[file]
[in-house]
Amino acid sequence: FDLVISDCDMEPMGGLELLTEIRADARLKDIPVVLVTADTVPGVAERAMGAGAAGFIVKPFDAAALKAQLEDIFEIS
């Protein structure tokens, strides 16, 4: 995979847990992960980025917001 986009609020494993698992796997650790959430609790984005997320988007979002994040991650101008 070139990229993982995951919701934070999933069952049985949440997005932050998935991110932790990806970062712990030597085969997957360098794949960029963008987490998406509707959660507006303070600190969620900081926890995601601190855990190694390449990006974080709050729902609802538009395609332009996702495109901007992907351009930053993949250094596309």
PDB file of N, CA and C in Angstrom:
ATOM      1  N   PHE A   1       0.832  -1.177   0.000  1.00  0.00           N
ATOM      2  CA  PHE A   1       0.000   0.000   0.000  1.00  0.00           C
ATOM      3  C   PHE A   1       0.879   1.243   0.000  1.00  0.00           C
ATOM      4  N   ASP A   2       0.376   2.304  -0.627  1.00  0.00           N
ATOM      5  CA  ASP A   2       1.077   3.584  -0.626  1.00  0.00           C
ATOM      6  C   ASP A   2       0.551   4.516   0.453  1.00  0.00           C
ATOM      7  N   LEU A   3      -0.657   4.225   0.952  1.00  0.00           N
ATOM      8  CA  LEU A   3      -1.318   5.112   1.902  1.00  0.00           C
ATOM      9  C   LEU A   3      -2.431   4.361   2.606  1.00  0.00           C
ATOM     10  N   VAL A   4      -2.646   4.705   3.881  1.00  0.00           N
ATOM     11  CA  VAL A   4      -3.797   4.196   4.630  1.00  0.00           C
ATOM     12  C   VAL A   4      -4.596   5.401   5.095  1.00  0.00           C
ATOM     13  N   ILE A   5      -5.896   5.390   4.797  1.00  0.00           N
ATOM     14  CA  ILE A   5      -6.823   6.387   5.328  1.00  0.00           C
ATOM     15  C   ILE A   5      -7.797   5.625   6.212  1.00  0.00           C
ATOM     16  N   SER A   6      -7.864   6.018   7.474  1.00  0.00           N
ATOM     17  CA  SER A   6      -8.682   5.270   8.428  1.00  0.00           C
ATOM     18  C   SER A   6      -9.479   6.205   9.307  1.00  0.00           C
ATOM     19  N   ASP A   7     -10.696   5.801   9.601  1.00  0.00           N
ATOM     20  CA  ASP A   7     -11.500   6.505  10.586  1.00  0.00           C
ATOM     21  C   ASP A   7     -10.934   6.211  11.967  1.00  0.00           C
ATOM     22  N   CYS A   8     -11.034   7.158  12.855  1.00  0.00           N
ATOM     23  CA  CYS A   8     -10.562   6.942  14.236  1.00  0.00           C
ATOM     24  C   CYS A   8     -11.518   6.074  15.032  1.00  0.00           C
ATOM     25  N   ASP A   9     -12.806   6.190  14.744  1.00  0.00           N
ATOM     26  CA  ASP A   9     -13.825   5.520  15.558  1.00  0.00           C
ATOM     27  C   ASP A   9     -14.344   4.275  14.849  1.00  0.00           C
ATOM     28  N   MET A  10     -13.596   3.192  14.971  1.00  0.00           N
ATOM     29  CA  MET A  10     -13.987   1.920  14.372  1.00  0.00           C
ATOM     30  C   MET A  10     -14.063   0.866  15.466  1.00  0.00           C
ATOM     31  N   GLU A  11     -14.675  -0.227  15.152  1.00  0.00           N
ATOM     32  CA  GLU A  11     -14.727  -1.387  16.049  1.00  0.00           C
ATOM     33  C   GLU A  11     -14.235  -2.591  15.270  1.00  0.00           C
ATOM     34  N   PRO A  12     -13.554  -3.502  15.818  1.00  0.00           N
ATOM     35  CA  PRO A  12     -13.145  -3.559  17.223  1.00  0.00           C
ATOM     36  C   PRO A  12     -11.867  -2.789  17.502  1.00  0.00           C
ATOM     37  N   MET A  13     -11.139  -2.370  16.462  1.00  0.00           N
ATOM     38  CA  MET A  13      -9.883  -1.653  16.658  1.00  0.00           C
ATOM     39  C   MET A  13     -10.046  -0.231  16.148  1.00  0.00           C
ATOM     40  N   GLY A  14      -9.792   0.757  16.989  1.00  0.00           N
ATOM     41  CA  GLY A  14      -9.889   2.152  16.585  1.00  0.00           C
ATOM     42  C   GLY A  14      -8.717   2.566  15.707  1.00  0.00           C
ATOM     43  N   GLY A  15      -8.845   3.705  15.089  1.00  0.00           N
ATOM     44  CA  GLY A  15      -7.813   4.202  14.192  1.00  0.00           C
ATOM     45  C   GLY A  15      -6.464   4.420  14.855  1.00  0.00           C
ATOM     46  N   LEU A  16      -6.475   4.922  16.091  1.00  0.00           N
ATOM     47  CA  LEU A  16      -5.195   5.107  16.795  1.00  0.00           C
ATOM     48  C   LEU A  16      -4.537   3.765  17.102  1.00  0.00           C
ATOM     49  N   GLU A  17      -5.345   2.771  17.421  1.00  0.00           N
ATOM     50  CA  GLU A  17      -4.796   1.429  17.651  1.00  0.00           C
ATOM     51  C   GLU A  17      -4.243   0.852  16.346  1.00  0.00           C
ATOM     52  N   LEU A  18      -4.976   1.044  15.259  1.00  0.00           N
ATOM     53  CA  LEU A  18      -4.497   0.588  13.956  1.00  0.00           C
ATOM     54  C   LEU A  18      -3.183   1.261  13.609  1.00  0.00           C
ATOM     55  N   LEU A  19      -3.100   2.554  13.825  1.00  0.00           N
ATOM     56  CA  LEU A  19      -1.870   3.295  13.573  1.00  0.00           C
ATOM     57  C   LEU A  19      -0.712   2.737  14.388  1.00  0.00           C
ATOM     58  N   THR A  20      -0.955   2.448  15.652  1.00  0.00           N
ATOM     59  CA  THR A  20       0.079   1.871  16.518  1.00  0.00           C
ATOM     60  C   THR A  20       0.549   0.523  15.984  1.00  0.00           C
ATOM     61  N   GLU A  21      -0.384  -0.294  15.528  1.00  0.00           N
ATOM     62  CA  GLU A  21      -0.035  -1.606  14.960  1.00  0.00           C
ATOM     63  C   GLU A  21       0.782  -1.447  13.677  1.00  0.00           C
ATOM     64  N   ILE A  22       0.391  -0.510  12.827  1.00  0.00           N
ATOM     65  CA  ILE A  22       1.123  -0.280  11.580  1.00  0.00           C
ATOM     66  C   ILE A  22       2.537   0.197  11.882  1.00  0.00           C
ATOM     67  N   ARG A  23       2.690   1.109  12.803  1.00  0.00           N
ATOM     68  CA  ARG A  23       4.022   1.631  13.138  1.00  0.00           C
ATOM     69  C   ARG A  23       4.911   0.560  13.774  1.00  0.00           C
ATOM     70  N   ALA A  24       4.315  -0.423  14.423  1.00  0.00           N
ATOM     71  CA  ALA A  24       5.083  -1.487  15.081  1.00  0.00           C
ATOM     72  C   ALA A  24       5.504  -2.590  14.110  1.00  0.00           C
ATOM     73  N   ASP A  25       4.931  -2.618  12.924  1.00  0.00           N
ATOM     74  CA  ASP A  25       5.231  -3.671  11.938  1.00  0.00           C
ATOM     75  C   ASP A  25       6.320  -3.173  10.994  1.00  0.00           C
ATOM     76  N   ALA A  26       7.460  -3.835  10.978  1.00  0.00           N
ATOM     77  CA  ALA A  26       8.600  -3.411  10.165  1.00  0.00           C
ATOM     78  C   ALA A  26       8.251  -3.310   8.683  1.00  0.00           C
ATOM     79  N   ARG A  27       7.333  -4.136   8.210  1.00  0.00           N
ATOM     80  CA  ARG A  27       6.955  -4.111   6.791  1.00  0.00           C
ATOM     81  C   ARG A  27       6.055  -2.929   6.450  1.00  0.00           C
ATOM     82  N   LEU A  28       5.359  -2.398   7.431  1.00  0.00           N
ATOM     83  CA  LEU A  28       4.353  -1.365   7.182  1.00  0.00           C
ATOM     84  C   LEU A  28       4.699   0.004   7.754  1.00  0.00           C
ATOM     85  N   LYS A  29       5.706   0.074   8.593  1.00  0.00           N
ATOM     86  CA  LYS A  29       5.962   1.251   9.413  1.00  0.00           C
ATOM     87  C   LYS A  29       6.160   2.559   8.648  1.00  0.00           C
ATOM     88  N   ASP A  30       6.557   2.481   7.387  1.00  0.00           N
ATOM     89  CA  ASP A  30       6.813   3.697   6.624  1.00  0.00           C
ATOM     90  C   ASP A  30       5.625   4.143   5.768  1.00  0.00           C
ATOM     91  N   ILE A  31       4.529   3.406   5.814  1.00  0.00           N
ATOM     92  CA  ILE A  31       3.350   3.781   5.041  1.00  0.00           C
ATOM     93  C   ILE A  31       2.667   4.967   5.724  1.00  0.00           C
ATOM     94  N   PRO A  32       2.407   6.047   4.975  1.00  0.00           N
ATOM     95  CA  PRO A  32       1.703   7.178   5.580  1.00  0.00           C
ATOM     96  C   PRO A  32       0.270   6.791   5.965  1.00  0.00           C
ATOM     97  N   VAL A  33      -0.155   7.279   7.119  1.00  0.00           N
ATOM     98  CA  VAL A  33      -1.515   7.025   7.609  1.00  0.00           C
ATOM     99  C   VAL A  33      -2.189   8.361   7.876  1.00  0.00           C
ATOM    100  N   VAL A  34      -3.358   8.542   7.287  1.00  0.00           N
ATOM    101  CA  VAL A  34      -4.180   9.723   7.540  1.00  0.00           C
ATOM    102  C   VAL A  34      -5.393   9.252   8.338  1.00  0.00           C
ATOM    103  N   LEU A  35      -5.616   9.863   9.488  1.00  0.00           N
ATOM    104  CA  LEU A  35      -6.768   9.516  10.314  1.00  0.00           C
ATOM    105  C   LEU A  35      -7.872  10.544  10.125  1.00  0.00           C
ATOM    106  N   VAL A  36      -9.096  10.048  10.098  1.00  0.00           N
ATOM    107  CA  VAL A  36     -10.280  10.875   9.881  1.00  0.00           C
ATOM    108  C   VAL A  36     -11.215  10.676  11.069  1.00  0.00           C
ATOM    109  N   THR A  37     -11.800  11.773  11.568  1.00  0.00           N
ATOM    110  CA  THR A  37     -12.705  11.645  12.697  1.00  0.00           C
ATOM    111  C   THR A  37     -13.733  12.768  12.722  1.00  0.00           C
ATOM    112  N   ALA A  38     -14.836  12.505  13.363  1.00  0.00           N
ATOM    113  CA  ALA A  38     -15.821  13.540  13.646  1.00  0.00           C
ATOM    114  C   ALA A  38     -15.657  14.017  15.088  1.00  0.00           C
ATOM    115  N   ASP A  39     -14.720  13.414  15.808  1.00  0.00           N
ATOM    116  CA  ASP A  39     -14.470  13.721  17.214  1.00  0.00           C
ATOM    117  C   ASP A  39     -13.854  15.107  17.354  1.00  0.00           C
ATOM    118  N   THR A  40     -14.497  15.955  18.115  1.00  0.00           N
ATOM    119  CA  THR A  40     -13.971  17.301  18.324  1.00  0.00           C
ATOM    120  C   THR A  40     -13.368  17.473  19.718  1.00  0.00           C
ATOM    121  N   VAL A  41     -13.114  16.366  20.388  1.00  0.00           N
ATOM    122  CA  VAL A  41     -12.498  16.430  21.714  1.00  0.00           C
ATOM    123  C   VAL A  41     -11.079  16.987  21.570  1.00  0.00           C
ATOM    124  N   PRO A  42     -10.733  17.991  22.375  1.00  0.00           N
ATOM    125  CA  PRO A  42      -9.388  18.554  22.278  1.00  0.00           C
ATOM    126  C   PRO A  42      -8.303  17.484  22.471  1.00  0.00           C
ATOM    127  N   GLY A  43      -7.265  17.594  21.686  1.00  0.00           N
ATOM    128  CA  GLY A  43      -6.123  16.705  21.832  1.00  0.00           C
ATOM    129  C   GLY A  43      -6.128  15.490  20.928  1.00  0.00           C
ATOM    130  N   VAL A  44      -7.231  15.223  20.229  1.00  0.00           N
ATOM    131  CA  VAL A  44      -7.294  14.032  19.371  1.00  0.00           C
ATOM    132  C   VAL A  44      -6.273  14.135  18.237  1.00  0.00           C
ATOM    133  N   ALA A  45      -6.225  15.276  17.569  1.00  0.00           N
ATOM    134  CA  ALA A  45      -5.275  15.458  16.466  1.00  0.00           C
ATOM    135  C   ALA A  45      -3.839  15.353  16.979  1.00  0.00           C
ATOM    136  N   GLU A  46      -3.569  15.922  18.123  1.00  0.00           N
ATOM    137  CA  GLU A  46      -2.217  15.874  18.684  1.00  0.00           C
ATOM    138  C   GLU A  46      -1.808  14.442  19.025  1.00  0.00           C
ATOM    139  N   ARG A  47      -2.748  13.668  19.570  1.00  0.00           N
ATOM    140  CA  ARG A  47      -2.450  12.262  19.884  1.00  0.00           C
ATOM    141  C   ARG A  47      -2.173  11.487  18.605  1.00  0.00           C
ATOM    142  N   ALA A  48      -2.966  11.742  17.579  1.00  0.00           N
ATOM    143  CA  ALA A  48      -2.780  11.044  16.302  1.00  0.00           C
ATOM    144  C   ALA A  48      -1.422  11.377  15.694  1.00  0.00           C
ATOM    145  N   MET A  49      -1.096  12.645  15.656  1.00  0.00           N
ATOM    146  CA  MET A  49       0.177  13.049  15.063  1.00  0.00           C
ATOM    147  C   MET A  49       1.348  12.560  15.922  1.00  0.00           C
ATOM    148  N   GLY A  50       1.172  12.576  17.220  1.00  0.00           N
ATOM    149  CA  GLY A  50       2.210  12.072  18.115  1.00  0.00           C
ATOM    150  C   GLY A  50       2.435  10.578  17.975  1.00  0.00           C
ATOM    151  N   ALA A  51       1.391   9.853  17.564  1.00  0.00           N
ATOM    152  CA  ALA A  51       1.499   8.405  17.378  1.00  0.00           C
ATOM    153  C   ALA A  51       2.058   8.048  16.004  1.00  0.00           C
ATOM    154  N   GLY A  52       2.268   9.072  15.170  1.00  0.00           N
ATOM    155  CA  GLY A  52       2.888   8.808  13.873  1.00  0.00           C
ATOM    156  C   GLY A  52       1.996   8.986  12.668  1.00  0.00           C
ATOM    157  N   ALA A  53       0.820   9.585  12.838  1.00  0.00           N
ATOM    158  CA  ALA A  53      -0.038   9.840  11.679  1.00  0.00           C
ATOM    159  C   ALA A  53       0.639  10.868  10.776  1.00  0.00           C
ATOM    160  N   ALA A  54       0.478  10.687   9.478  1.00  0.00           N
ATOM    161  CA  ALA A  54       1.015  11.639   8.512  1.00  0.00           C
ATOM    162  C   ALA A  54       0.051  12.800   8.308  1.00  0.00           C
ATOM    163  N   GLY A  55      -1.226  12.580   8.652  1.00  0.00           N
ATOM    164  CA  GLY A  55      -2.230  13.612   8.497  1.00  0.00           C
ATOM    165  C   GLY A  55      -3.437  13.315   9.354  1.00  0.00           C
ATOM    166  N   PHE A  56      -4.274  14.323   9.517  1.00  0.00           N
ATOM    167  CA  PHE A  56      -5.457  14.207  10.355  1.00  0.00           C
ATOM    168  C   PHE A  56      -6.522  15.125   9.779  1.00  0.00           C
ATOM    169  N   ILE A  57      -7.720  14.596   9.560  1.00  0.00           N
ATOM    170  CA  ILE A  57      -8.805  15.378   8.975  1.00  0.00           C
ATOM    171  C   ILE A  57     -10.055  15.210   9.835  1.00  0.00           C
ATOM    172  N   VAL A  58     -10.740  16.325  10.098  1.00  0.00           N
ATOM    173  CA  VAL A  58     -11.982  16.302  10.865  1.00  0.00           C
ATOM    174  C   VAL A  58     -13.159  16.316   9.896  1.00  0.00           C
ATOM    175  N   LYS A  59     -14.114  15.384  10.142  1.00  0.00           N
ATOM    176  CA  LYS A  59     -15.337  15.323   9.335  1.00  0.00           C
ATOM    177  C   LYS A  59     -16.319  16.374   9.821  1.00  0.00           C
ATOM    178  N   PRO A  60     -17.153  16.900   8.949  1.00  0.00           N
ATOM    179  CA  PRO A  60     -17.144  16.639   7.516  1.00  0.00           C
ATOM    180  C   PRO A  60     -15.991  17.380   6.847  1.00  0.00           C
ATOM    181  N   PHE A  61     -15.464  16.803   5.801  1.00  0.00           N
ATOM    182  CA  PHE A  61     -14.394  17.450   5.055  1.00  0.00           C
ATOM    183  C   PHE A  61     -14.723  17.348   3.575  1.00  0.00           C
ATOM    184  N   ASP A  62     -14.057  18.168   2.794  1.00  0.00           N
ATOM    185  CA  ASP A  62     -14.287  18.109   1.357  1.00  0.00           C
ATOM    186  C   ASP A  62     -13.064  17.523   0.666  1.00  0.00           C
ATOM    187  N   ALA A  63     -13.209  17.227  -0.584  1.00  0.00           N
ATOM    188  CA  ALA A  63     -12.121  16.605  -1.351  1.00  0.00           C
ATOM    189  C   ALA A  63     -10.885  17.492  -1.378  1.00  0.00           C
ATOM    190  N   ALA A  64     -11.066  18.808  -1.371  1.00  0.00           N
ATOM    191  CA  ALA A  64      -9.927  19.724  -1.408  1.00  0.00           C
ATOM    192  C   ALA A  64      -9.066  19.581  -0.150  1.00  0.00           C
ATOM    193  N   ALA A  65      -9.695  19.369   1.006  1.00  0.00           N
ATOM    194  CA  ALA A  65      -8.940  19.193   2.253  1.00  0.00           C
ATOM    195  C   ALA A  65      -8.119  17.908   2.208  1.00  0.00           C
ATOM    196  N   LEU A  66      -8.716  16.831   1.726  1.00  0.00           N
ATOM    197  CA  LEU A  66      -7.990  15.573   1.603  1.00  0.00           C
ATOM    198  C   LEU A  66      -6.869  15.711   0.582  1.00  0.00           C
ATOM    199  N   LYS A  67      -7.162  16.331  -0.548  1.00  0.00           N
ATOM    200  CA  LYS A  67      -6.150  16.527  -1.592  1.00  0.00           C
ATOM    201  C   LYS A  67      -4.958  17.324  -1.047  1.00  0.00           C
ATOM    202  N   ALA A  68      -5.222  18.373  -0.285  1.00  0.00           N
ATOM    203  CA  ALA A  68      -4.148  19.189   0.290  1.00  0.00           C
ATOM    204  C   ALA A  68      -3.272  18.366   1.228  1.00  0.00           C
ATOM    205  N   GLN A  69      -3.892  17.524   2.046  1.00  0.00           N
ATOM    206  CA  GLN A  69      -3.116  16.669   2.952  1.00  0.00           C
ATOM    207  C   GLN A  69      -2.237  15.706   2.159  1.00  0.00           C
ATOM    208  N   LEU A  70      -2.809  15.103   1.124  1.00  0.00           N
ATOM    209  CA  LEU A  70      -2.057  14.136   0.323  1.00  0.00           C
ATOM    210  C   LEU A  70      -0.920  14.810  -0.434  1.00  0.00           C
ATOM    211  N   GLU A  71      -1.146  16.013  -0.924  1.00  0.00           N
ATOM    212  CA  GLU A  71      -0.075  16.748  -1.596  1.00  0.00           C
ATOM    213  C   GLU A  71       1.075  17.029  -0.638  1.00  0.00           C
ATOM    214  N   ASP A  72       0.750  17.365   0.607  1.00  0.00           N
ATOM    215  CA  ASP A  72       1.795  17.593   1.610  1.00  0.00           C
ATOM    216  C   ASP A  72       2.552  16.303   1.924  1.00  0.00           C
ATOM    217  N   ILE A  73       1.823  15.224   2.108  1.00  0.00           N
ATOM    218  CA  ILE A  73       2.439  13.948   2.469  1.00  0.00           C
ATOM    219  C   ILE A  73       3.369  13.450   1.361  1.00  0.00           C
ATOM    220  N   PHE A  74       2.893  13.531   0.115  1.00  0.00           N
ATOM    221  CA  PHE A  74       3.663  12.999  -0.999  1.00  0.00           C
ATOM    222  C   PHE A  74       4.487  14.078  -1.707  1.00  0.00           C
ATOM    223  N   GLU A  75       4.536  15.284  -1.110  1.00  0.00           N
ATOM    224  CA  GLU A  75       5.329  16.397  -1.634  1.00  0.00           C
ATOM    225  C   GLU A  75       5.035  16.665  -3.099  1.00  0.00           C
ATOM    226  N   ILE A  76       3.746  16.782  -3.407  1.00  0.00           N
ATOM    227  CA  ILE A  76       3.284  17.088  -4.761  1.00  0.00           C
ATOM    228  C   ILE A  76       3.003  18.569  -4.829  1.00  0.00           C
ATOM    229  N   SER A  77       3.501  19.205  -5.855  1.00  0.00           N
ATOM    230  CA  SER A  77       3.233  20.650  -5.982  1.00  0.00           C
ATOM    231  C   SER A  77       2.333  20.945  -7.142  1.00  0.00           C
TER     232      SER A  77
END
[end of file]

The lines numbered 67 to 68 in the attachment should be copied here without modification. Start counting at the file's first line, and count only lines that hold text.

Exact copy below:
ATOM     63  C   GLU A  21       0.782  -1.447  13.677  1.00  0.00           C
ATOM     64  N   ILE A  22       0.391  -0.510  12.827  1.00  0.00           N